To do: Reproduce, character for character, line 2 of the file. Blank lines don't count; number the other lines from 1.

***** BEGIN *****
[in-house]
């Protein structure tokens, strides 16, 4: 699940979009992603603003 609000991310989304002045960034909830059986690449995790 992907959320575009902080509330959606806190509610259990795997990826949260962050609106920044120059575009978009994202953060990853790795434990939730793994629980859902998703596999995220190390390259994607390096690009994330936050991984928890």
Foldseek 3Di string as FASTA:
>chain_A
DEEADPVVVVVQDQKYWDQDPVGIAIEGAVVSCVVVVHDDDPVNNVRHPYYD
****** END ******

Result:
């Protein structure tokens, strides 16, 4: 699940979009992603603003 609000991310989304002045960034909830059986690449995790 992907959320575009902080509330959606806190509610259990795997990826949260962050609106920044120059575009978009994202953060990853790795434990939730793994629980859902998703596999995220190390390259994607390096690009994330936050991984928890």